All publications are reviewed for scientific and medical accuracy by National Stroke Association’s PublicationsCommittee. © 2009 National Stroke Association. 06/09
For people over age 18, normal bloodpressure is lower than 120/80. A bloodpressure reading consistently 120/80 to139/89 is pre-hypertension. If yours fallsin this range, you are more likely toprogress to high blood pressure. Alsocalled hypertension, high blood pressureis a reading of 140/90 or higher.
Have your blood pressure checked atleast once each year — more often if youhave high blood pressure, have had aheart attack or stroke, are diabetic, havekidney disease, have high cholesterol orare overweight. If you are at risk forhigh blood pressure, ask your doctorhow to manage it more aggressively.Often blood pressure can be controlledthrough diet and exercise. Even lightexercise
a brisk walk, bicycle ride, swimor yard work
can make a difference.Adults should do some form of moderatephysical activity for at least 30 minutes fiveor more days per week, according to theCenters for Disease Control and Prevention.Regular exercise may reduce your risk of stroke. Before you start an exercise program,check with your doctor.
Your Blood Pressure is High
What do you do if you still have high bloodpressure, even though you have made aneffort to eat healthy foods and exercise?Then it’s time to talk to your doctor.A doctor can advise you about betterlifestyle choices. Medicine may also beneeded.Many drugs can help treat high bloodpressure. The most common are calciumchannel blockers or ACE-inhibitors. Youmay have to try several different drugsbefore you find one that works for you. Thisis common. So, try not to be discouraged if it happens. Once you find a drug that works,take it as directed and exactly as prescribed,even when you feel fine.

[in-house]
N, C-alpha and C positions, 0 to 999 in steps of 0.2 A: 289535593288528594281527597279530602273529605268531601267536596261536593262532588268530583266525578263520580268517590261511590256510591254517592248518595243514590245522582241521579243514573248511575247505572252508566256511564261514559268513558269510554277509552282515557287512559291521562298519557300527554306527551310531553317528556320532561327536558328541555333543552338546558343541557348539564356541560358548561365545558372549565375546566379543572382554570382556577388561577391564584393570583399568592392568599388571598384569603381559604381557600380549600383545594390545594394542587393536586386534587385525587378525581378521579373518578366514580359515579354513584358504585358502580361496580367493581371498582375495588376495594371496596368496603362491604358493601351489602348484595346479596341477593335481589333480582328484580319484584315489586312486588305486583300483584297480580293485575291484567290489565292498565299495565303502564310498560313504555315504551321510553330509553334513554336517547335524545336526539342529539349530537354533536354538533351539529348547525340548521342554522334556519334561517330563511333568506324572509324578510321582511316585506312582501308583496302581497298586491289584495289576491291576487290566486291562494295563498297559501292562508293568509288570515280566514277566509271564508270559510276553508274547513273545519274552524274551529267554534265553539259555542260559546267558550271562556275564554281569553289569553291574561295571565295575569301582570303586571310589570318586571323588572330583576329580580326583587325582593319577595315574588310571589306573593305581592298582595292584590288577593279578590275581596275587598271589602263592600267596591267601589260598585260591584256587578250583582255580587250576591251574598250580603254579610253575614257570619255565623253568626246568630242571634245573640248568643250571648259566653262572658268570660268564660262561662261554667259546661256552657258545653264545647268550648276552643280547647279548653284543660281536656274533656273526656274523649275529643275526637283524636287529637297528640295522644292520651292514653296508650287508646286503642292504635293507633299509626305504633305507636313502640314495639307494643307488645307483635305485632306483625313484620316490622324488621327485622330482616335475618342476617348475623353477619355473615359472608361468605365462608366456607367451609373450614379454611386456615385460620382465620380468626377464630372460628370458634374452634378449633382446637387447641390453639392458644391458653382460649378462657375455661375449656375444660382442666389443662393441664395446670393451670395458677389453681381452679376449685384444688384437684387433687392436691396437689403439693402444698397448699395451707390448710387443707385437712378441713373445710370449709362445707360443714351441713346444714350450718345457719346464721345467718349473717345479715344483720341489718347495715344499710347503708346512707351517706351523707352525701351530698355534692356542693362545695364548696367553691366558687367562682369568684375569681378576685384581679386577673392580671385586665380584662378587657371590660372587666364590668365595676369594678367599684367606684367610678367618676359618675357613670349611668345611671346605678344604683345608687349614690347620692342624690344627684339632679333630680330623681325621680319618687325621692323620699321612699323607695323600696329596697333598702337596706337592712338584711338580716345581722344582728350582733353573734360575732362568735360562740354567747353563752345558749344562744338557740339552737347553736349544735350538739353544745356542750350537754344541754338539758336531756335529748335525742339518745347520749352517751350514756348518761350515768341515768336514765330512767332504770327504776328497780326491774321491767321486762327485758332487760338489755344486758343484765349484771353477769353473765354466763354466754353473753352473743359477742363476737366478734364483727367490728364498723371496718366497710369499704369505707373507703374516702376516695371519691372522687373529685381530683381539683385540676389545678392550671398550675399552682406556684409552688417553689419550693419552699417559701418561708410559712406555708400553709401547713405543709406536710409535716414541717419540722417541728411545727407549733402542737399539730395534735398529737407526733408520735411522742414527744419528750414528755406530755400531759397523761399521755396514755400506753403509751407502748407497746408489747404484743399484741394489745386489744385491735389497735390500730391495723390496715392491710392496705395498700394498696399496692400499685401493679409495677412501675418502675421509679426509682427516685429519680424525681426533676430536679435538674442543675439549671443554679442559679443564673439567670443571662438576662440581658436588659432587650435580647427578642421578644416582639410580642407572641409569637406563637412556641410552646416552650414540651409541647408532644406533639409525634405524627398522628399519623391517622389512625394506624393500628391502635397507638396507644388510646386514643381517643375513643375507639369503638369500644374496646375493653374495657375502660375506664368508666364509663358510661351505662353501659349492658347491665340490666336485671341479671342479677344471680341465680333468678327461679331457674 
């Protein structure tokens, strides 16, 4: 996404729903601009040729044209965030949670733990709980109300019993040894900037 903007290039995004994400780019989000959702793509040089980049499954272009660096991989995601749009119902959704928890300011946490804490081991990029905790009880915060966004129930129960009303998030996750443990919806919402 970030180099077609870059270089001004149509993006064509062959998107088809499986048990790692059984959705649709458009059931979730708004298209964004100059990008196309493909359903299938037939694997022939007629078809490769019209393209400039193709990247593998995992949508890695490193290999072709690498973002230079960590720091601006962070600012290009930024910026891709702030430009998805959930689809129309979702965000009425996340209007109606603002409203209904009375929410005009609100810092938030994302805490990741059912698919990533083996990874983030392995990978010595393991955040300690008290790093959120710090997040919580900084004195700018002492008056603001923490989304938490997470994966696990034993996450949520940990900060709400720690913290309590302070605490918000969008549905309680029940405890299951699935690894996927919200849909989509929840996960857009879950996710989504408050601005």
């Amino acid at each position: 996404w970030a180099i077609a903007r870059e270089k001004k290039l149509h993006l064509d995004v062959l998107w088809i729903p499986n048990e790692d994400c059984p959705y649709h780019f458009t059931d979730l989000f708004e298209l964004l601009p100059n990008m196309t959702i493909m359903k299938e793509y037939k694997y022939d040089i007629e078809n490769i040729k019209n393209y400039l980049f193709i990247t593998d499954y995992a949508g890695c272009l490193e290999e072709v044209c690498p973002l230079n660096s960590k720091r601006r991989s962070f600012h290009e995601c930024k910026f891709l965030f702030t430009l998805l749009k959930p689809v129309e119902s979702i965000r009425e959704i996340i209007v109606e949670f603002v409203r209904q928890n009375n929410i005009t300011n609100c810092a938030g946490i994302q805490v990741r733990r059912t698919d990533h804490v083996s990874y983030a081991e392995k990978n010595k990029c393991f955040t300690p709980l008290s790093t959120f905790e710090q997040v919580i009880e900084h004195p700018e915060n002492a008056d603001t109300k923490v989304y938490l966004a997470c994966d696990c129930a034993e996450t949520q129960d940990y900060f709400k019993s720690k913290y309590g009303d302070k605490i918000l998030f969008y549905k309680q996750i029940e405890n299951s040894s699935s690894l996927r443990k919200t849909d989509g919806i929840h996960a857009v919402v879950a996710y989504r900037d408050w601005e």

Medicine may help reduce stroke risk. Inaddition to those that treat high bloodpressure, drugs are also available to controlhigh cholesterol and treat heart disease.There are also drugs that can interfere withthe blood’s tendency to form potentialstroke-causing blood clots.
Many forms of heart disease can increaseyour stroke risk. One form
known asatrial fibrillation or AF
causes blood toform clots that can travel to the brain andcause a stroke. AF is an irregular heartbeat.Warfarin (Coumadin
) and aspirin are oftenprescribed to treat AF. People takingwarfarin should be monitored carefully by adoctor. Also, people taking this drug shouldlimit foods rich in vitamin K, which in largequantities may offset the drug’s effects.Examples of these foods include green leafyvegetables, alfalfa, egg yolks, soy bean oiland fish livers.
High levels of cholesterol may also increasestroke risk by not letting blood move freelythrough the arteries. Cholesterol build-upcan break off. This can cause a clot to formor a stroke to occur. A few drugs, such asstatins, may help lower cholesterol. Somestatins have helped reduce the risk of strokeor TIA in people who have had a heartattack. They have even helped some withaverage or only slightly high cholesterol.
There are also a few drugs that can preventclots, helping reduce risk of a second stroke.